This paper considers the relevance of Franciscan monastic practice to contemporary postcapitalist politics in the time of the Anthropocene. Giorgio Agamben’s reflections on the monastic revolution of the eleventh and twelfth centuries explore the different relationships between the rules governing monastic life and materiality, wherein the renunciation of property and the practice of highest poverty give the greatest expression of a collective, monastic form of life. The embodied connection between having a rule and living it contrasts starkly with emergent Church doctrine that introduced a cynical split between the sacred and the material: good or bad, the priest only need say the words. Centuries later, a version of this cynical split seems operative in contemporary “green consumerist” responses to the Anthropocene, amounting to a palliative gesture when what is required is revolutionary transformation. In contrast, this essay considers how contemporary postcapitalist politics, like monasticism, rests upon embodied forms of collective life.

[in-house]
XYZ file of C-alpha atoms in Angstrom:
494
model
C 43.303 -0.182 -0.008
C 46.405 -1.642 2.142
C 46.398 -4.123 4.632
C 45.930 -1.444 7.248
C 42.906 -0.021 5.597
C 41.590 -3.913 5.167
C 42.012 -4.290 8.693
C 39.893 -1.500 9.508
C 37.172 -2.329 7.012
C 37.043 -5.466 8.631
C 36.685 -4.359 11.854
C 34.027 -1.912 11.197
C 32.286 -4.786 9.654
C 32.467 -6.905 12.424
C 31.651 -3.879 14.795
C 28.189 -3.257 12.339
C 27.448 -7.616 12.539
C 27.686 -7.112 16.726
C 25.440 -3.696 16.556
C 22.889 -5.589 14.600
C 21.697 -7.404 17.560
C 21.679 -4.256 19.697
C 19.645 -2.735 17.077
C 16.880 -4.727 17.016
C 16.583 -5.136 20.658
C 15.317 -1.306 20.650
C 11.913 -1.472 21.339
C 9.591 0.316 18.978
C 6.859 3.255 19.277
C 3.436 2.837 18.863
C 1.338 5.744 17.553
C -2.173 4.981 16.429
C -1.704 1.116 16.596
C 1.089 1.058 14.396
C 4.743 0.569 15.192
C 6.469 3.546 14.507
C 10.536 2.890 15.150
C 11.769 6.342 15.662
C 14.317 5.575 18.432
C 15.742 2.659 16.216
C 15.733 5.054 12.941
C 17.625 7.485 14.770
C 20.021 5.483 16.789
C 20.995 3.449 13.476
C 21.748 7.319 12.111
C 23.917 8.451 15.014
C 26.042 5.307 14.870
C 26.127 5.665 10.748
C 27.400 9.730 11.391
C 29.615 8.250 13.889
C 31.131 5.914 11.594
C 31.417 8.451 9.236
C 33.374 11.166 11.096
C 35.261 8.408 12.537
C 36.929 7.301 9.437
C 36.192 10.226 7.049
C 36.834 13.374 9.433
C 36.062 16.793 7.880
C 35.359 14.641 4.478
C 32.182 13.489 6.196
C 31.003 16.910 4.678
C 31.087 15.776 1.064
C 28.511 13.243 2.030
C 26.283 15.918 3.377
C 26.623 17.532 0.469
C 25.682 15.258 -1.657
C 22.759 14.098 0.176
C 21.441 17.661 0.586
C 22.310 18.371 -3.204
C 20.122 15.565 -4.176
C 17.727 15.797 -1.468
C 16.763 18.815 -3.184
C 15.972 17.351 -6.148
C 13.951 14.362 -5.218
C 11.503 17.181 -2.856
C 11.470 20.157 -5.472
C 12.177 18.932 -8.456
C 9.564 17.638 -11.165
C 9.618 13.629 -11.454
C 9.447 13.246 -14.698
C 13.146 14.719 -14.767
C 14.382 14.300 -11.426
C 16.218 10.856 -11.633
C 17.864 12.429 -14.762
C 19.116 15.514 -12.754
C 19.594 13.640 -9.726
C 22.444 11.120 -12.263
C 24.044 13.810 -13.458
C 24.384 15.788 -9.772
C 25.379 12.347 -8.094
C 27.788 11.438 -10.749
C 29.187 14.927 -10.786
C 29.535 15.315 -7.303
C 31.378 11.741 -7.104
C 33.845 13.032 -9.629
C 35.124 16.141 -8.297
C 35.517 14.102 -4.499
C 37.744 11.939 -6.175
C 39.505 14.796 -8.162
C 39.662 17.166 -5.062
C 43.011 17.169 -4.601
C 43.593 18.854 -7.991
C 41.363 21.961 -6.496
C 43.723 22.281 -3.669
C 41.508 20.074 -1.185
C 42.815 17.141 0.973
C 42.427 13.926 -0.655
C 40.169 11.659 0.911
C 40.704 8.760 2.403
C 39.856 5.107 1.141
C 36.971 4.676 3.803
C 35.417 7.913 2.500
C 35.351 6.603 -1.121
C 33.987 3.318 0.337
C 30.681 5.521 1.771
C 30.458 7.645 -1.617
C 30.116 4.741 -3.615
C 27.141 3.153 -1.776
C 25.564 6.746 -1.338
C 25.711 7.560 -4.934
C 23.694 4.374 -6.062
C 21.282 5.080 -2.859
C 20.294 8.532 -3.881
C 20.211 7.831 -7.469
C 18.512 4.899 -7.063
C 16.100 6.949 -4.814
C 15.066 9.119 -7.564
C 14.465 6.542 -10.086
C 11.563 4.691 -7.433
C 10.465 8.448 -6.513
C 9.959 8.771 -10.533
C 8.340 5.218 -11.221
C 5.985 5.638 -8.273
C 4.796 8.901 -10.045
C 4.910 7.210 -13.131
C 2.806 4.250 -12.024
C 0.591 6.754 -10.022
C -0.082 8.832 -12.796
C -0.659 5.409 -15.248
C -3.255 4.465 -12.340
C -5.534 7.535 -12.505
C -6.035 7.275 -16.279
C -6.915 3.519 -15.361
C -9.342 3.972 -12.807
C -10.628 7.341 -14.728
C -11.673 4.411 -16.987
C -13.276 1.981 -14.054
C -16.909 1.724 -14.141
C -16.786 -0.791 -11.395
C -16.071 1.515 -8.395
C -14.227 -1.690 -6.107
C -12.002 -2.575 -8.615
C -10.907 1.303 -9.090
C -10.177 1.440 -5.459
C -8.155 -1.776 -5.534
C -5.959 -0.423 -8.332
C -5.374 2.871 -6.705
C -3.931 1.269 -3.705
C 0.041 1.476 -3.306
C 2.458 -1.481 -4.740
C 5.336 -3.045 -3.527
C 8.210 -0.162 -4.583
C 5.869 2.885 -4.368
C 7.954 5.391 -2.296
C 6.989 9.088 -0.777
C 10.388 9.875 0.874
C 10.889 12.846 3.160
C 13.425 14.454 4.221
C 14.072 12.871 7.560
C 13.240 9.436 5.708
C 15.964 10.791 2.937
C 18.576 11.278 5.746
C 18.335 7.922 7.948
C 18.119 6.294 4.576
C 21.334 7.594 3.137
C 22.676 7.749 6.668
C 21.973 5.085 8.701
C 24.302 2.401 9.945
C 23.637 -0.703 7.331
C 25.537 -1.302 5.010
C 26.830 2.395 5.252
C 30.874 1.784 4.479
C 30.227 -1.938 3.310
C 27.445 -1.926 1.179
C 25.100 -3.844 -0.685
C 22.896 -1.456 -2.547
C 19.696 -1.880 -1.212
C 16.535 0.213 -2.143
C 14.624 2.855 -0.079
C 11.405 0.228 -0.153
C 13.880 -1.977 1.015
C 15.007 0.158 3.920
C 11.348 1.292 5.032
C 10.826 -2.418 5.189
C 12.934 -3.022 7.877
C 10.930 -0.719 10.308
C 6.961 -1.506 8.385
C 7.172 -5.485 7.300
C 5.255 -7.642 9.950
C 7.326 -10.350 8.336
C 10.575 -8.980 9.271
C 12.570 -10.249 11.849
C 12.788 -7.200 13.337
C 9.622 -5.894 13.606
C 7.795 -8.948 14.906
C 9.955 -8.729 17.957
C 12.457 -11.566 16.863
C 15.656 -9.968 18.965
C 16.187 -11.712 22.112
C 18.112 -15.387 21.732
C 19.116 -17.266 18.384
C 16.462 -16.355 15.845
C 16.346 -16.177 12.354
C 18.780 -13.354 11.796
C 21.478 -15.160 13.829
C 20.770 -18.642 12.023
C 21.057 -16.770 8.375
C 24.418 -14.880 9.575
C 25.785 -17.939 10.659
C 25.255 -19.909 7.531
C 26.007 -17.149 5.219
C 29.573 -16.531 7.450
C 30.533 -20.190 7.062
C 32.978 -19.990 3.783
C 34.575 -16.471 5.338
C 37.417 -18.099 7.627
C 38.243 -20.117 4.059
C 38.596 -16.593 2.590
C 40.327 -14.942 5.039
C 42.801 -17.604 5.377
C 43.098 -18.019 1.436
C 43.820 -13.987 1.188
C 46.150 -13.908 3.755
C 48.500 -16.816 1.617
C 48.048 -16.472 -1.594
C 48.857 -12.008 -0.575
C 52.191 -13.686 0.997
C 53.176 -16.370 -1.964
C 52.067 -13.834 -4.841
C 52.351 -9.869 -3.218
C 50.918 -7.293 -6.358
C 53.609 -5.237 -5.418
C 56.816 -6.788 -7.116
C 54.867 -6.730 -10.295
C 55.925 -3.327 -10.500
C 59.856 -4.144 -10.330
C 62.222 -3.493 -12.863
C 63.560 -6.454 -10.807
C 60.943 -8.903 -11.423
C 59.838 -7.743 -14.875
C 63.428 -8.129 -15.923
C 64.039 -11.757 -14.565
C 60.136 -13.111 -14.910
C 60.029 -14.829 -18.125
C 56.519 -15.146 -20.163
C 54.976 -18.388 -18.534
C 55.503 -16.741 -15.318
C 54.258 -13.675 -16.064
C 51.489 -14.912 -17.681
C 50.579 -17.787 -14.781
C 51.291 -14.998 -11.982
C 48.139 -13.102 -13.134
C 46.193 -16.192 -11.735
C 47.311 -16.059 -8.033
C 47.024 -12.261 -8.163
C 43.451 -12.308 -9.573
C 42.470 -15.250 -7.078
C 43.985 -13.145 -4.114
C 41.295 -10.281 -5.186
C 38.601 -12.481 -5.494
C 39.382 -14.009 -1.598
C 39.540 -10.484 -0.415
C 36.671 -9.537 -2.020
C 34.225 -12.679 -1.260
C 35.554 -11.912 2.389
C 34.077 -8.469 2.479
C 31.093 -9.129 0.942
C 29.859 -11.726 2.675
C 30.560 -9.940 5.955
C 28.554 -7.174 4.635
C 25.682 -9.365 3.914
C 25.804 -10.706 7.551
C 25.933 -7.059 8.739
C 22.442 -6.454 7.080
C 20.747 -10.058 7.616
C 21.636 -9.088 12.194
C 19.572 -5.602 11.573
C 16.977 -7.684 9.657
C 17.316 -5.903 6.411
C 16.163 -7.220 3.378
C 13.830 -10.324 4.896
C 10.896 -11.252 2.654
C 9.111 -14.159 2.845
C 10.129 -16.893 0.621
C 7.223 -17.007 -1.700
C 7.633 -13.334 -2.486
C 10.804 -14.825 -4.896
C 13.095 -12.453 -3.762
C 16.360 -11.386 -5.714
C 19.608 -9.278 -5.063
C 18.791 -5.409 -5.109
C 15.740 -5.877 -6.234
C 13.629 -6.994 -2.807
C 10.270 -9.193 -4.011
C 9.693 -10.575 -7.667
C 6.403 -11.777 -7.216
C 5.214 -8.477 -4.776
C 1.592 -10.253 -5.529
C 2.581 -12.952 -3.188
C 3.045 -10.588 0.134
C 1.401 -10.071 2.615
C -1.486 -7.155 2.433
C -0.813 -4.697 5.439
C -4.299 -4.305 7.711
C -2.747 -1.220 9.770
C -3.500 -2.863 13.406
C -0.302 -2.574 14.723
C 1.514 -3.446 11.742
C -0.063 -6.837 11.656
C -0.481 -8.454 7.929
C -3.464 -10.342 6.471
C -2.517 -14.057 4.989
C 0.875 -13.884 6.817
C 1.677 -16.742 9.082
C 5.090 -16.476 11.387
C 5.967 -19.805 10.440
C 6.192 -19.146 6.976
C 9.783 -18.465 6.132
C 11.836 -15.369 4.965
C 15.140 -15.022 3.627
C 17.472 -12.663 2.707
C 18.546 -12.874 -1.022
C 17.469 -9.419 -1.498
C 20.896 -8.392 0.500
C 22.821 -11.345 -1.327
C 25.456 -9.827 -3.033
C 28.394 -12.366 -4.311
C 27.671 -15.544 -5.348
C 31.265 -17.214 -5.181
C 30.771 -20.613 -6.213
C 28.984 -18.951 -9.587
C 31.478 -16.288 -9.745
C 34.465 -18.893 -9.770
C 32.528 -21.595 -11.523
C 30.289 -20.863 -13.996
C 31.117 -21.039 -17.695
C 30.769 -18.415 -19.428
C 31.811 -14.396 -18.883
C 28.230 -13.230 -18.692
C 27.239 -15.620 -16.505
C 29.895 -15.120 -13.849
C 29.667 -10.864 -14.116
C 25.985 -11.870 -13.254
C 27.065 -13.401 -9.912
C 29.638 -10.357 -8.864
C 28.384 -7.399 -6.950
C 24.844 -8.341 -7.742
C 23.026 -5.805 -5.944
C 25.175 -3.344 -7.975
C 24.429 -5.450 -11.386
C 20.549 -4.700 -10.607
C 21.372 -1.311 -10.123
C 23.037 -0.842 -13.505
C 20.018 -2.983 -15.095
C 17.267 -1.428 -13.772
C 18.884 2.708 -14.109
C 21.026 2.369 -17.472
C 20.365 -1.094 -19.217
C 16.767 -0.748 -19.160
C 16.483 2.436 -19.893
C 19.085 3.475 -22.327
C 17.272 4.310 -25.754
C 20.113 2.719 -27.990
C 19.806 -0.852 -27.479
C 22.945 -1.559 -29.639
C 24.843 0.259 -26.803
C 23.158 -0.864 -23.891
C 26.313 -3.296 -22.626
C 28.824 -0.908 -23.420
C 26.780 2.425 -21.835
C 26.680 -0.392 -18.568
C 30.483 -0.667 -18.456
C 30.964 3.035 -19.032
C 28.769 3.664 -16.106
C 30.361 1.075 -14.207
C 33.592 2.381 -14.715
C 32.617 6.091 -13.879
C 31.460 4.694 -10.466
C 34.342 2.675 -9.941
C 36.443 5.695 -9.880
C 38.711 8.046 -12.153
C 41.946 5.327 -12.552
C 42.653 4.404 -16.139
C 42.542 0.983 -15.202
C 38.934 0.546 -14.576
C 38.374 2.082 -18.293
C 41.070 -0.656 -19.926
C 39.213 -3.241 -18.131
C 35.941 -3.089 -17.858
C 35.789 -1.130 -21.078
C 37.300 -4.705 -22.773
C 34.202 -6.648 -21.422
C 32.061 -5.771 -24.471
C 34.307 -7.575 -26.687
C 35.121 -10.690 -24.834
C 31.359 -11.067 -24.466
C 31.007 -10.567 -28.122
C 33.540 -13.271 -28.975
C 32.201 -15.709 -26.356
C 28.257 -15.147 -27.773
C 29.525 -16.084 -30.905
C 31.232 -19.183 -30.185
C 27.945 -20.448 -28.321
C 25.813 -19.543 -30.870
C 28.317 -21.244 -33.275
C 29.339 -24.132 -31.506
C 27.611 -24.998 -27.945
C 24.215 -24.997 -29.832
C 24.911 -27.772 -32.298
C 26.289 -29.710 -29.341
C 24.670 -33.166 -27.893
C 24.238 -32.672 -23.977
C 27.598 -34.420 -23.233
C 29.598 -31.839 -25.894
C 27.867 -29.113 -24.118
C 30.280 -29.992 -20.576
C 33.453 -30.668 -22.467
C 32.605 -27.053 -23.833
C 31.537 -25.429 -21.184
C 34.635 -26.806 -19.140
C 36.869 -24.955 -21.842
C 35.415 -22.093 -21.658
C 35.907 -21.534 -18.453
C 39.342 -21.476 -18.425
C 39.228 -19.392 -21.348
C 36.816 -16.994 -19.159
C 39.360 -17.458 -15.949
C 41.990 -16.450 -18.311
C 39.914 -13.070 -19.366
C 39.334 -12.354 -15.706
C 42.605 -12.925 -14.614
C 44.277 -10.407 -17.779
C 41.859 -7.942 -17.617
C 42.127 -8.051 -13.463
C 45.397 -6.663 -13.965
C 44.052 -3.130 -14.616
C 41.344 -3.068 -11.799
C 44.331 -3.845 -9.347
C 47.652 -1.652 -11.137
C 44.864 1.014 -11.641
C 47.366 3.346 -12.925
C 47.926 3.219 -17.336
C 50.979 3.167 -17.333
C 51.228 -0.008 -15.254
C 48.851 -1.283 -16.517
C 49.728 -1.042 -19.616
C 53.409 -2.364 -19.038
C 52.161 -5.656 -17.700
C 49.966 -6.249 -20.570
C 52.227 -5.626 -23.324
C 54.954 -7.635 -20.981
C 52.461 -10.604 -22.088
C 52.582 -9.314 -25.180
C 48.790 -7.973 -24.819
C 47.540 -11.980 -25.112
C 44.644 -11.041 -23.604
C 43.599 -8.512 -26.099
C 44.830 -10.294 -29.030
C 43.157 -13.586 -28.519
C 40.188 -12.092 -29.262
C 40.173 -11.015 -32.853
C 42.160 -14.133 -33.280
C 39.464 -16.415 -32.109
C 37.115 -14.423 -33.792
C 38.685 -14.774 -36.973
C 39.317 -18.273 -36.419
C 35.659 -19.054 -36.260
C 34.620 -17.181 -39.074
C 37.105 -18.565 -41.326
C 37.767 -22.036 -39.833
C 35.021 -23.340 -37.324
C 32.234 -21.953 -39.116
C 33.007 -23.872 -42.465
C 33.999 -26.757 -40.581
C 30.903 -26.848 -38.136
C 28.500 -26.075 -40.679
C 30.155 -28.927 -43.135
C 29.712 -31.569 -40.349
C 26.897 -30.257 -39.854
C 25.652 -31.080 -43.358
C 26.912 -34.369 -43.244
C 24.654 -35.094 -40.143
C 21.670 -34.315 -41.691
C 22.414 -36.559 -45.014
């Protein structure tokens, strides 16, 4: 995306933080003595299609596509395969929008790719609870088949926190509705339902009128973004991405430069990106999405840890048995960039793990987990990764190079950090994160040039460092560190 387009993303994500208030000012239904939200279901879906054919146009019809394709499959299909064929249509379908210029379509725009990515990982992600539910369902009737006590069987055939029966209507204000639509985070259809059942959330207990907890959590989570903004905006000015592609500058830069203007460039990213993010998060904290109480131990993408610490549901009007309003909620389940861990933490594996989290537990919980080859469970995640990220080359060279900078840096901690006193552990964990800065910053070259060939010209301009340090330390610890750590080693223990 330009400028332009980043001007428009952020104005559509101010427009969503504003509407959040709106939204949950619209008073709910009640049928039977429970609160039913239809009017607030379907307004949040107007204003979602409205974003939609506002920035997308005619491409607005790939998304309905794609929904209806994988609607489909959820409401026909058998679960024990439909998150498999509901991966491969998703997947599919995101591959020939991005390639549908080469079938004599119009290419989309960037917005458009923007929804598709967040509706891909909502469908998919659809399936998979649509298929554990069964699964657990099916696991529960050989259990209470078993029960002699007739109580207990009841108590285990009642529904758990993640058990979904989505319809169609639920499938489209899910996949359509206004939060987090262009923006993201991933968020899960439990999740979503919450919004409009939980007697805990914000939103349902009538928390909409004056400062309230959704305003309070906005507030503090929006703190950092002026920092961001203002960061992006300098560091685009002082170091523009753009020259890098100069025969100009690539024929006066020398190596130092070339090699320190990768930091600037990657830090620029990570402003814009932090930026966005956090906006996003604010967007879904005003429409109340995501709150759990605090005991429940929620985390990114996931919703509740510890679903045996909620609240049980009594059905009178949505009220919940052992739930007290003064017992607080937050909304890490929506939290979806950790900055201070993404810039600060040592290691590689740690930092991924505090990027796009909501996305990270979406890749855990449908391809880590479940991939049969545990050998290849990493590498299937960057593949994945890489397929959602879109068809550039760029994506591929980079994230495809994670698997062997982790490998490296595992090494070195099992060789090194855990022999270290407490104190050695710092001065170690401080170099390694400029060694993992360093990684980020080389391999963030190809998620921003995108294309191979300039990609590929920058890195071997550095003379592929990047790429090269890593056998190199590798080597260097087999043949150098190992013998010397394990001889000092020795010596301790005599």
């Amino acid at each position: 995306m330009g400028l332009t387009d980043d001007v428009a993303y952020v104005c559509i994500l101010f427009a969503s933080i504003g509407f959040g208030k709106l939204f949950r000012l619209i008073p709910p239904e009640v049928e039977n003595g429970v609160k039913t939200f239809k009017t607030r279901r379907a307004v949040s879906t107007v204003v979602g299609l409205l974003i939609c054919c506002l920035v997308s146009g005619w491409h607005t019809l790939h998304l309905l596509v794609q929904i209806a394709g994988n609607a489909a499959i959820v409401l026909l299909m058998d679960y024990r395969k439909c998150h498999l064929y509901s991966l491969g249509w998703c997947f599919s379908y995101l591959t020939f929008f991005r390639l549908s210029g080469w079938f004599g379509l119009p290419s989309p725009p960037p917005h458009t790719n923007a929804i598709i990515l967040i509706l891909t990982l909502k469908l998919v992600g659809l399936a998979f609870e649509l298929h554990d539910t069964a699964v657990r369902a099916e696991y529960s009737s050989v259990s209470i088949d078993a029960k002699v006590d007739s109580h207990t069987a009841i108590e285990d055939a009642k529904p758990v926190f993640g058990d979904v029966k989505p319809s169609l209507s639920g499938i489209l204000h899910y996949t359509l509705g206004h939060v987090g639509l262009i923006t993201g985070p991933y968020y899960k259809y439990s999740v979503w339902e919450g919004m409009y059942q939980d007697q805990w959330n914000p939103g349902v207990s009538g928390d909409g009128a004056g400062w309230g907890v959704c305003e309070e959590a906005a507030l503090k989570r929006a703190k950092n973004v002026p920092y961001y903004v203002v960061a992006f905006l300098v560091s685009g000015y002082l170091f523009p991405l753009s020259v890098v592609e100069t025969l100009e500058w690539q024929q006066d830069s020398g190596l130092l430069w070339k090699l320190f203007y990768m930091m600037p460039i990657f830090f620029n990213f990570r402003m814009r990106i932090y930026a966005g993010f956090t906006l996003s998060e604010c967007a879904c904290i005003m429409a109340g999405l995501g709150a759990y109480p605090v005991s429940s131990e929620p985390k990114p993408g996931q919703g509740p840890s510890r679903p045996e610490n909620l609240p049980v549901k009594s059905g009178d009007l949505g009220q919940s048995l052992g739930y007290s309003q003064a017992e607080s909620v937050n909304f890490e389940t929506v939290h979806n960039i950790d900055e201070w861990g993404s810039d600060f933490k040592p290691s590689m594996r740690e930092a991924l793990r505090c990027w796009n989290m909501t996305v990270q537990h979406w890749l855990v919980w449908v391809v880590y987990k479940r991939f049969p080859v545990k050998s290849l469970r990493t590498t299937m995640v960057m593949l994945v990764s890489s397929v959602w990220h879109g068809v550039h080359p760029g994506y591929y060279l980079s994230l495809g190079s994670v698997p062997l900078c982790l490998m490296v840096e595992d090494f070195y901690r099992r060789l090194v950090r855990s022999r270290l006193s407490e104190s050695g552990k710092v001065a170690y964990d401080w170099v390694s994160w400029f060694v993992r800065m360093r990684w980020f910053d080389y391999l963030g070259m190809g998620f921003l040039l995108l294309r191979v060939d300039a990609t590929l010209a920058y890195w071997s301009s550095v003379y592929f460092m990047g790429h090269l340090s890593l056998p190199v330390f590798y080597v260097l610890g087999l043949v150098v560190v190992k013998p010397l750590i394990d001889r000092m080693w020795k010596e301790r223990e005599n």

Healy, S. (2016). Saint Francis in Climate-Changing Times: Form of Life, the Highest Poverty, and Postcapitalist Politics. Rethinking Marxism, 28(3-4), 367-384.